The other big films of the past few years also tend to dwell—sometimes for too long, as in Mikhalkov’s 1998 epic The Siberian Barber—on a glorious Russian past, reverting to clichés about the Russian soul. This category includes last year’s adaptations of Boris Akunin’s popular novels The State Counsellor and The Turkish Gambit.
When enjoying these popular films, it is easy for a westerner to believe the picture of Russia that dominates western coverage of the country: a nation nostalgic for its glorious past, eager to see its national myth reasserted and devoid of meaningful domestic challenges to it. Putin, as everyone knows, has crushed domestic opposition. The ex-KGB colonel even invited Bondarchuk to the Kremlin for a screening of 9th Company. “The people who fought there for their ideals did a good job,” was the president’s assessment.
Yet things are more complex than this, even on Russian television, as the recent broadcasting of several serials on state television suggests. One brought to the screen the tortuous life of the poet Sergey Esenin (1895-1925), whose poetry was frequently banned in the USSR. A serial of Mikhail Bulgakov’s novel The Master and Margarita—also banned in the USSR—was broadcast with much fanfare in December. The tagline on its advertising, which dominated Russian cityscapes, was “Manuscripts don’t burn,” the devilish Woland’s words from the novel. Earlier this year, Aleksandr Solzhenitsyn’s novel about life in a research prison camp, The First Circle, was also serialised, with a screenplay and voiceovers from the author. Later this year, a serial of Boris Pasternak’s Doktor Zhivago will be broadcast, with Russia’s biggest star, Oleg Menshikov, in the main role.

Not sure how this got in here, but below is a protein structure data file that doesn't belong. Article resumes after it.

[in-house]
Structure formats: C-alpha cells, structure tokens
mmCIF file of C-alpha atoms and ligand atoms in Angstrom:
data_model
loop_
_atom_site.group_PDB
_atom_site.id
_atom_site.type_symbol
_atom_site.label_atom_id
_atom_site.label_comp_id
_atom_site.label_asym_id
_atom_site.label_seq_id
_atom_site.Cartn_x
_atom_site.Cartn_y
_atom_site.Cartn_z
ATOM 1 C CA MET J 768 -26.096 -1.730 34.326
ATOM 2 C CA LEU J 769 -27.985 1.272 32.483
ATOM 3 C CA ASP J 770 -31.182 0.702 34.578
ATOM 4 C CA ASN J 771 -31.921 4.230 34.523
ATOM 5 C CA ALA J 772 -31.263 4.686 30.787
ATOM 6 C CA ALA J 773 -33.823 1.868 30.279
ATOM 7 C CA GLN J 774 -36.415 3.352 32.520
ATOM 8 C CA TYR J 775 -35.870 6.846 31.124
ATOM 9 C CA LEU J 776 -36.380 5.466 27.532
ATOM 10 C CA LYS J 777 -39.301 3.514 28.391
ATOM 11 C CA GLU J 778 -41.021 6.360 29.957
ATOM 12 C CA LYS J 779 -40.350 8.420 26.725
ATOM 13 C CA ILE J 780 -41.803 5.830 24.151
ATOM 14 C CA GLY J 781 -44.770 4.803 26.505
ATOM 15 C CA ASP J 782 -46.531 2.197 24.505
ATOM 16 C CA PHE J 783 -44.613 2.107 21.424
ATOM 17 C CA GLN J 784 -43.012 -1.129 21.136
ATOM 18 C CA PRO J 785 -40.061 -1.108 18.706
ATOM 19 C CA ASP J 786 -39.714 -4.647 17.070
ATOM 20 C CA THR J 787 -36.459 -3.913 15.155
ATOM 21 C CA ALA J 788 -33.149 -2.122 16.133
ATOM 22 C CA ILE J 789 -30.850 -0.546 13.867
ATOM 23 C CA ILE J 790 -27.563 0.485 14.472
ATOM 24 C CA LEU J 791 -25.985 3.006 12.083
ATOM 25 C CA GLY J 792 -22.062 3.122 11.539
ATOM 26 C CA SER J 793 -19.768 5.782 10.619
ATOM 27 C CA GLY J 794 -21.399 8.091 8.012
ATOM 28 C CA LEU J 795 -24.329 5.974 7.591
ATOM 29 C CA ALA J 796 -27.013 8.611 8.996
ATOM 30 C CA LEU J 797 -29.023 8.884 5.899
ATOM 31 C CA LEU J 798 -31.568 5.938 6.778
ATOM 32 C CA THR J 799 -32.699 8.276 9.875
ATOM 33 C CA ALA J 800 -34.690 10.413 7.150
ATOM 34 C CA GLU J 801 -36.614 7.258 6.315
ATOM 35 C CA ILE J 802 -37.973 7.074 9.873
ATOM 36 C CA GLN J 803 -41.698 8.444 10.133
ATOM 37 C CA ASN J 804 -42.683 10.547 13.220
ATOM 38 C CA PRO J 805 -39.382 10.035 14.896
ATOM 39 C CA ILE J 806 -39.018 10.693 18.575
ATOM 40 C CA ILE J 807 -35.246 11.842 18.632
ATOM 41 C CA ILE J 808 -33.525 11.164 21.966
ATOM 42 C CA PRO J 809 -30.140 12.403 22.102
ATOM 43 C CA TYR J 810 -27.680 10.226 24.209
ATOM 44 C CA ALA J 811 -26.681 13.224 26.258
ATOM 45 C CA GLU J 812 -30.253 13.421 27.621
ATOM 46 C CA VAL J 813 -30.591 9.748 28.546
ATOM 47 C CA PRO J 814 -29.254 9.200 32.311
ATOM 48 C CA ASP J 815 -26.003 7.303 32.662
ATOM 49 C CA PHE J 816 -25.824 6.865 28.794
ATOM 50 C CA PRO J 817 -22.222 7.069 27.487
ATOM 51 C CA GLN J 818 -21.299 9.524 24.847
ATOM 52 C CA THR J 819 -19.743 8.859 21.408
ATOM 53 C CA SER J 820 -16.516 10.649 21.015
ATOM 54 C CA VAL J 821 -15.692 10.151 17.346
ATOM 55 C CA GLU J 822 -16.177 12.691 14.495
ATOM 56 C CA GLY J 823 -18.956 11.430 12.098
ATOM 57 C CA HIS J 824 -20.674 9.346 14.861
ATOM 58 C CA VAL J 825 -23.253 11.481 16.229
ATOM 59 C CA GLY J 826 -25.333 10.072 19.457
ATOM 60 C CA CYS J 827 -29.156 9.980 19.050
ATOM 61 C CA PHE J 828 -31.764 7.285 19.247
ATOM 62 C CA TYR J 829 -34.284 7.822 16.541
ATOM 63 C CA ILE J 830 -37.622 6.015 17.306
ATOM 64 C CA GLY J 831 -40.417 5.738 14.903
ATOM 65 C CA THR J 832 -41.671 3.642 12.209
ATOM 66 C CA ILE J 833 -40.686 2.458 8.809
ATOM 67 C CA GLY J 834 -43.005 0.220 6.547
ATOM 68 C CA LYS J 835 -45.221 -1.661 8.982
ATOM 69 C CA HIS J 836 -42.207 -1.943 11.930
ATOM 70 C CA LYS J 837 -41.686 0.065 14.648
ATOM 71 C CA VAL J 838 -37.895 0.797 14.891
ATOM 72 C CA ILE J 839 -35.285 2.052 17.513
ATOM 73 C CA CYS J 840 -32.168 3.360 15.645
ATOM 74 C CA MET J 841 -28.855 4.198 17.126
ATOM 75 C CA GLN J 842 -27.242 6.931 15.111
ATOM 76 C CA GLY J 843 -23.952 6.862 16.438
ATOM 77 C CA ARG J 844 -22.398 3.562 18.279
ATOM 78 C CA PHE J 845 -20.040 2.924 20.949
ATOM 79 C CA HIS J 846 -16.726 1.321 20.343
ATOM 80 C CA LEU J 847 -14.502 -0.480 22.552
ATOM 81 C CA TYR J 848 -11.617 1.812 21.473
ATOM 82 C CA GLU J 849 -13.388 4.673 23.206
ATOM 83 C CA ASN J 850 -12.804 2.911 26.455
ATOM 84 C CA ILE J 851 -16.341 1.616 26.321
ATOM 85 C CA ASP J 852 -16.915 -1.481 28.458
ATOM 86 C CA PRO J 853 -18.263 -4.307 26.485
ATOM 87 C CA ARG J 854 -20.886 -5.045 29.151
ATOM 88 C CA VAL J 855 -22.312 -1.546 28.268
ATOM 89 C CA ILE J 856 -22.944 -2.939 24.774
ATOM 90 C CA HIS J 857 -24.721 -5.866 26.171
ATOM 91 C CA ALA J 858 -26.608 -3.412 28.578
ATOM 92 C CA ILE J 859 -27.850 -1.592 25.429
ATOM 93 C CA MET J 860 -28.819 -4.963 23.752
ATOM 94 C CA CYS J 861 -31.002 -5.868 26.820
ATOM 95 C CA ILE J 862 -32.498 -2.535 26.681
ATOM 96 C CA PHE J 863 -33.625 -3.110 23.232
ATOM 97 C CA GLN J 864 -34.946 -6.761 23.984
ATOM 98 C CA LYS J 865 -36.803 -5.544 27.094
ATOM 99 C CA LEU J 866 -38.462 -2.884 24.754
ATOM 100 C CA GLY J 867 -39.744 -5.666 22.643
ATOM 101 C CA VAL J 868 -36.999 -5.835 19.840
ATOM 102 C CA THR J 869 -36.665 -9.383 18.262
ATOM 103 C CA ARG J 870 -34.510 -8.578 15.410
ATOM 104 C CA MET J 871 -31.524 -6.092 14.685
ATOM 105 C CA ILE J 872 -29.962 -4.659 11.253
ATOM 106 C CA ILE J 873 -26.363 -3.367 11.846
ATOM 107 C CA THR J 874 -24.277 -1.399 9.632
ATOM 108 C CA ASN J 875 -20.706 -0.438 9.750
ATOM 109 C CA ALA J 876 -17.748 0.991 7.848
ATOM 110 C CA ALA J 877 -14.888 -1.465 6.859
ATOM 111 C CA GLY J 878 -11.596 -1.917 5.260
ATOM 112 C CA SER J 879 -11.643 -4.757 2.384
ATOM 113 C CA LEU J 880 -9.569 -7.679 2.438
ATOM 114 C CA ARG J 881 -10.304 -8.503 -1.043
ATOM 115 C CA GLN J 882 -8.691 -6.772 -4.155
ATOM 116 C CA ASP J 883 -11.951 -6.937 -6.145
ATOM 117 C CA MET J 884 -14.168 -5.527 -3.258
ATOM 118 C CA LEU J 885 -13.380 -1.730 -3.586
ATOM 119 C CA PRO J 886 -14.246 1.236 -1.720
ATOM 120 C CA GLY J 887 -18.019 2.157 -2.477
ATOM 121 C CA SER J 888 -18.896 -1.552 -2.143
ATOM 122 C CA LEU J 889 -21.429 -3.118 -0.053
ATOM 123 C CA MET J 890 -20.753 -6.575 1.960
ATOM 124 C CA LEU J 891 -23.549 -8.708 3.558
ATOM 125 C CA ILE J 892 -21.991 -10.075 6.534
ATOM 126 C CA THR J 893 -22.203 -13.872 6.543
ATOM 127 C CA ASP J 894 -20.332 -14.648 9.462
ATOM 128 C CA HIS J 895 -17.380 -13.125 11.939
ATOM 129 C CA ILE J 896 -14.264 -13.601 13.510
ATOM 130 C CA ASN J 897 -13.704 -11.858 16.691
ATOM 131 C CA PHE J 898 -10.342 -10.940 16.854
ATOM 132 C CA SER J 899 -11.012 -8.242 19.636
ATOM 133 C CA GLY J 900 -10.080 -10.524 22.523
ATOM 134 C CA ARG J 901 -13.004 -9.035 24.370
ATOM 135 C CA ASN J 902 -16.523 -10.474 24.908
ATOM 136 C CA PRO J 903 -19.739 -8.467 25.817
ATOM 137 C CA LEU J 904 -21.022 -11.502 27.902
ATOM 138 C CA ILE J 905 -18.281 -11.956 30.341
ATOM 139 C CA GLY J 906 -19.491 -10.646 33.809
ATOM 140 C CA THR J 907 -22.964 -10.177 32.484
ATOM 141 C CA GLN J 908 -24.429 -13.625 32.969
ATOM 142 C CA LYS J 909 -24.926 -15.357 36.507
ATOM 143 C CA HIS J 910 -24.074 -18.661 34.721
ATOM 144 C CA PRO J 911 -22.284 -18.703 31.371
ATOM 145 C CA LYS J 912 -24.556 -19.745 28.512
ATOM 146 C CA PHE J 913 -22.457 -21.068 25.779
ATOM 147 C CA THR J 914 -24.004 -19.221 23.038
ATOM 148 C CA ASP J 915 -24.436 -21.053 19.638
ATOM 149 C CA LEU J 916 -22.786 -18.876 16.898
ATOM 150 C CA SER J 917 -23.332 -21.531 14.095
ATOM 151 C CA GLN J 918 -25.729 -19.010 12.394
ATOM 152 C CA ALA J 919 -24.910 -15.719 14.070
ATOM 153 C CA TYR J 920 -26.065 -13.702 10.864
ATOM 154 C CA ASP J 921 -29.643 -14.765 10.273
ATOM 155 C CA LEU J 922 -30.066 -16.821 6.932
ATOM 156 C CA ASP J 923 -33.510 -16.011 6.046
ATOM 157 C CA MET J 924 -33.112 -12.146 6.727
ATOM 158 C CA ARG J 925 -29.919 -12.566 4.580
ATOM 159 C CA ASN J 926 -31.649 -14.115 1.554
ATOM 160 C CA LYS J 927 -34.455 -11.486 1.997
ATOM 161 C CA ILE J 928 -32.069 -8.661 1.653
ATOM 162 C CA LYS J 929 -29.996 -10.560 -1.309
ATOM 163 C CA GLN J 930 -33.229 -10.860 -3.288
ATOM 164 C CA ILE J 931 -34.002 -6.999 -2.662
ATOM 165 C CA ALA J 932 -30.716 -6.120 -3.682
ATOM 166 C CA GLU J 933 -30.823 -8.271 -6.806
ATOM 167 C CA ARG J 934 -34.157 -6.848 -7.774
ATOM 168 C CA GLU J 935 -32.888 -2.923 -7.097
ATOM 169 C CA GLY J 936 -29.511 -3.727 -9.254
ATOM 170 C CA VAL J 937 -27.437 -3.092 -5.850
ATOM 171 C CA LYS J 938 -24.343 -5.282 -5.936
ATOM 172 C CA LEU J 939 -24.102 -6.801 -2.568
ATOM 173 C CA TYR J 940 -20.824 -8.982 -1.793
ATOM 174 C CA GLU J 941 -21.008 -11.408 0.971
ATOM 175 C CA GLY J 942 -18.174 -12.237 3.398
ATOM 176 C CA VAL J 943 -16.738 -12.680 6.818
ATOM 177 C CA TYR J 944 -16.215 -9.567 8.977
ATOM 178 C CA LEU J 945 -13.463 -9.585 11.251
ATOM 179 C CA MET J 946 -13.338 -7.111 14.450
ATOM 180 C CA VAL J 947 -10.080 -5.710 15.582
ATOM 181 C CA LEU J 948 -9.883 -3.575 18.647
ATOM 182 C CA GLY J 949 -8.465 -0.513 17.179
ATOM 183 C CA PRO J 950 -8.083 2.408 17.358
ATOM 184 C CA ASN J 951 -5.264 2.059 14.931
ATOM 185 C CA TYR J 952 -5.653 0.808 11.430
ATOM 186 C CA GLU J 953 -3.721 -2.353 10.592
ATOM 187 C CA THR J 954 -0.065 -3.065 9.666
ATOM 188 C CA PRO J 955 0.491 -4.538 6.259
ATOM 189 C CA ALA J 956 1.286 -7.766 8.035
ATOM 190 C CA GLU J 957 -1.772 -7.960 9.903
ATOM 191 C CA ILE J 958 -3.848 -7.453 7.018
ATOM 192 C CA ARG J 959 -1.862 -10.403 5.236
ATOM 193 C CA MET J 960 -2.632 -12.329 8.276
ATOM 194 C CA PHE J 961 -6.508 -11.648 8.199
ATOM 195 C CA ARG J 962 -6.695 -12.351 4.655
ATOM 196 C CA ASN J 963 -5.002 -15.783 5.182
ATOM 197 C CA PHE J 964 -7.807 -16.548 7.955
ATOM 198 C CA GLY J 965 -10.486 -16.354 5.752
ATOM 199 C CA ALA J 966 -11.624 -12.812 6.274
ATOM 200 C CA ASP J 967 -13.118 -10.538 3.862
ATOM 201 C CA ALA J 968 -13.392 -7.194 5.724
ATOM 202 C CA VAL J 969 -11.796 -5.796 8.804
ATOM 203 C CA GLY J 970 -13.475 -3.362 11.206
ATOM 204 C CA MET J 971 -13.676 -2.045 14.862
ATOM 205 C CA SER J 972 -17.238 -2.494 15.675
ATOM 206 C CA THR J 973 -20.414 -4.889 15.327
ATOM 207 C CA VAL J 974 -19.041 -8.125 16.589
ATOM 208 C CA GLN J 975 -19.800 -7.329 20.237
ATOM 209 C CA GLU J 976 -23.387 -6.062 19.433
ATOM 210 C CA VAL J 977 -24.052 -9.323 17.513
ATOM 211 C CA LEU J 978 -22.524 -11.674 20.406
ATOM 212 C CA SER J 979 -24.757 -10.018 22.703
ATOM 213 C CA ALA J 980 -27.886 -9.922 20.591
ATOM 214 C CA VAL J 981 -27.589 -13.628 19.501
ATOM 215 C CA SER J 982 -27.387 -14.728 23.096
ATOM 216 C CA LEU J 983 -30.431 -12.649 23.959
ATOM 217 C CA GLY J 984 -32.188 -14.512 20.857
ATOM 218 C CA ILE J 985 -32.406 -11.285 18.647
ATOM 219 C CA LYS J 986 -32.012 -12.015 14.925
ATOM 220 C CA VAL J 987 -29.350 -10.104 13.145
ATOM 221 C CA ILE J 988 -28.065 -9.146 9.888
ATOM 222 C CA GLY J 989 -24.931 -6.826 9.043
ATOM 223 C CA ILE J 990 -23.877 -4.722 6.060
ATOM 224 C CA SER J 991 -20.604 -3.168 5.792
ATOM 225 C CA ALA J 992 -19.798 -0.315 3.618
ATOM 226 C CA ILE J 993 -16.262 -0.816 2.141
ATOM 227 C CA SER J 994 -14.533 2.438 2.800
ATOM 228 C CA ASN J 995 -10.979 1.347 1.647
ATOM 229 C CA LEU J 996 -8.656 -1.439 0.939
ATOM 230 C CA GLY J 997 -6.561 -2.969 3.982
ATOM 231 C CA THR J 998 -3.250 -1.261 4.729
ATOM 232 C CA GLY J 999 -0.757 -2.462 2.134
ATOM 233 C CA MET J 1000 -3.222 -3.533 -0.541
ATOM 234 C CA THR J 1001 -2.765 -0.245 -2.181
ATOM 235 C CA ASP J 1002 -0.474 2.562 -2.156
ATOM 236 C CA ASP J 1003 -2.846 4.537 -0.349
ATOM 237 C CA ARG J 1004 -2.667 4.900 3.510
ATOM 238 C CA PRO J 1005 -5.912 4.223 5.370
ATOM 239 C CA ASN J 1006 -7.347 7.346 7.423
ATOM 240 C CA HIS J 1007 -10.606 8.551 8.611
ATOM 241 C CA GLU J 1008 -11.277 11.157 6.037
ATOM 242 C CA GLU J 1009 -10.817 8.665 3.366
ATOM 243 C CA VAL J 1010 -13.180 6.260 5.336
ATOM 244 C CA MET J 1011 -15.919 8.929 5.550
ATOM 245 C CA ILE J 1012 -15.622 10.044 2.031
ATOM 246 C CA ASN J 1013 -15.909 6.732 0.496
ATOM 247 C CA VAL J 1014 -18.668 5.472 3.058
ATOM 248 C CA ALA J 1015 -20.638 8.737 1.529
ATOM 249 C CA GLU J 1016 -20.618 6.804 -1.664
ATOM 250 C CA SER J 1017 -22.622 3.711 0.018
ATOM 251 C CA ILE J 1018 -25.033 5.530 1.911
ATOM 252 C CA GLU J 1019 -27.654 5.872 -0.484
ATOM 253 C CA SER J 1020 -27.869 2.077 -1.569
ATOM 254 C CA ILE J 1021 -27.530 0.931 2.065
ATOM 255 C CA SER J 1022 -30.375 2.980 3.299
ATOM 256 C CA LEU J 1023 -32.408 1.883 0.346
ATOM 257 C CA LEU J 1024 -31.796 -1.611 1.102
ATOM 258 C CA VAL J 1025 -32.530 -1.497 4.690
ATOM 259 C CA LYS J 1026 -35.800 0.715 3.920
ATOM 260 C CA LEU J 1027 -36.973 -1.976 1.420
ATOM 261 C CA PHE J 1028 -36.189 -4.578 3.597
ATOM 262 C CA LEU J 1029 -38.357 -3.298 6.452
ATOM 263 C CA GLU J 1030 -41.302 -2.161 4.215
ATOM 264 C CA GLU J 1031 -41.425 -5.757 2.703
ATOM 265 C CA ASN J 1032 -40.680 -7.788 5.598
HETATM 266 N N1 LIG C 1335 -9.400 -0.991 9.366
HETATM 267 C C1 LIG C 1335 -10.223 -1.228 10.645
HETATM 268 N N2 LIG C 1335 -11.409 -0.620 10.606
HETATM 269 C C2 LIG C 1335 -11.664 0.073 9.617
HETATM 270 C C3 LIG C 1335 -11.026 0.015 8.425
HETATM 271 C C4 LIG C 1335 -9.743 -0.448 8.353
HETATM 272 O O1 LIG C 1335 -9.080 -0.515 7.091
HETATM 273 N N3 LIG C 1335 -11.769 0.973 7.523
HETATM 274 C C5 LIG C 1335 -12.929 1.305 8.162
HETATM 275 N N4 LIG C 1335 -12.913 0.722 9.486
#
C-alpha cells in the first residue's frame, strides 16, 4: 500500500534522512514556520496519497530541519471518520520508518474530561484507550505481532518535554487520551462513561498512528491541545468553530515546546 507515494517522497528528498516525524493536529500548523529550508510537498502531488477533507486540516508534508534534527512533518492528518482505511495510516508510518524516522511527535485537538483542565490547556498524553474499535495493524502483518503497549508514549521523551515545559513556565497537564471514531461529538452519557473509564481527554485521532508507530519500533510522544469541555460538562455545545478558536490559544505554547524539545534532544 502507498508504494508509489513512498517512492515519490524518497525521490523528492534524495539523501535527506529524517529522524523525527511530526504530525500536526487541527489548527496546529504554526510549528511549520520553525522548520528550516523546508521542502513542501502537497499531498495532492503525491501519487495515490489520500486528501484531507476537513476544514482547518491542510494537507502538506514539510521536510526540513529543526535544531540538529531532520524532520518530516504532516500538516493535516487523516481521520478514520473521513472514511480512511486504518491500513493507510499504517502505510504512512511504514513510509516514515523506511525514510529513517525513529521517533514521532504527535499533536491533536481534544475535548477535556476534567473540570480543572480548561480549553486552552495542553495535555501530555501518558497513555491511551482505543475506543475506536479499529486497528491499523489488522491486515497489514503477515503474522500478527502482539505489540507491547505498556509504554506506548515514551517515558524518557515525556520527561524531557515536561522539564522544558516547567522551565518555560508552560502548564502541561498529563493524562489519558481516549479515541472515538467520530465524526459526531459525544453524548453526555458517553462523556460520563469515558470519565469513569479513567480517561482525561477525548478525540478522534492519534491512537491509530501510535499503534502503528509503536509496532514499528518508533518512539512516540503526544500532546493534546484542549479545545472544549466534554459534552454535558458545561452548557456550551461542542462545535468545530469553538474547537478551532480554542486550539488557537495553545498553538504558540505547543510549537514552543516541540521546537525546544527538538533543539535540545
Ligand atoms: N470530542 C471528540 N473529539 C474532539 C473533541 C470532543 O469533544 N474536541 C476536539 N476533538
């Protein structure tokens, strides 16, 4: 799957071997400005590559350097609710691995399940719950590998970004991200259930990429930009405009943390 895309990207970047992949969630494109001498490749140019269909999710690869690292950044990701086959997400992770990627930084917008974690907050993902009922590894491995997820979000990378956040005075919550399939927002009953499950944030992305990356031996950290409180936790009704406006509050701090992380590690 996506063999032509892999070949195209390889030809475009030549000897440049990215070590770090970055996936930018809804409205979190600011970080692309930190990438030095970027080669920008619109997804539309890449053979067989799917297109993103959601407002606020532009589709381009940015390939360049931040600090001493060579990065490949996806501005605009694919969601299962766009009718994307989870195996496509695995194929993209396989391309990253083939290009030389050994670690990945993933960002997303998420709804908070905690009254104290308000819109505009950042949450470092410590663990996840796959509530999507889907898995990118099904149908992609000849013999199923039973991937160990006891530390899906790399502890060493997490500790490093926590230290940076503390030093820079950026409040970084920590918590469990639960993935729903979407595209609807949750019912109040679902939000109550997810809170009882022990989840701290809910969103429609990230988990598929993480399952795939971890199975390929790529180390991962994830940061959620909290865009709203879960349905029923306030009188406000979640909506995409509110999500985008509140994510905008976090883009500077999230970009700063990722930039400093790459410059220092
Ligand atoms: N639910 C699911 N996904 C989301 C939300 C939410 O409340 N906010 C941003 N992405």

All of these serials are of high quality. (Thanks to Russia’s marvellous pirate DVD industry, Doktor Zhivago has been available in advance of its screening for weeks.) All of them have received money from the state. All of them make countercultural statements about the Russian (or Soviet) past, and the state’s potential for terror against its citizens. The same is true for many of the new wave films, which have Russia’s intelligentsia swapping DVDs like they once exchanged samizdat literature. Indeed, one of the criticisms of 4 is that it, too, received state funding—as if grants should be reserved for art that delivers a positive image of Russia. But the cult popularity of the new wave films subverts both the image of Russia propagated in the big-budget films and the idea that Russian society no longer affords space to critical debate.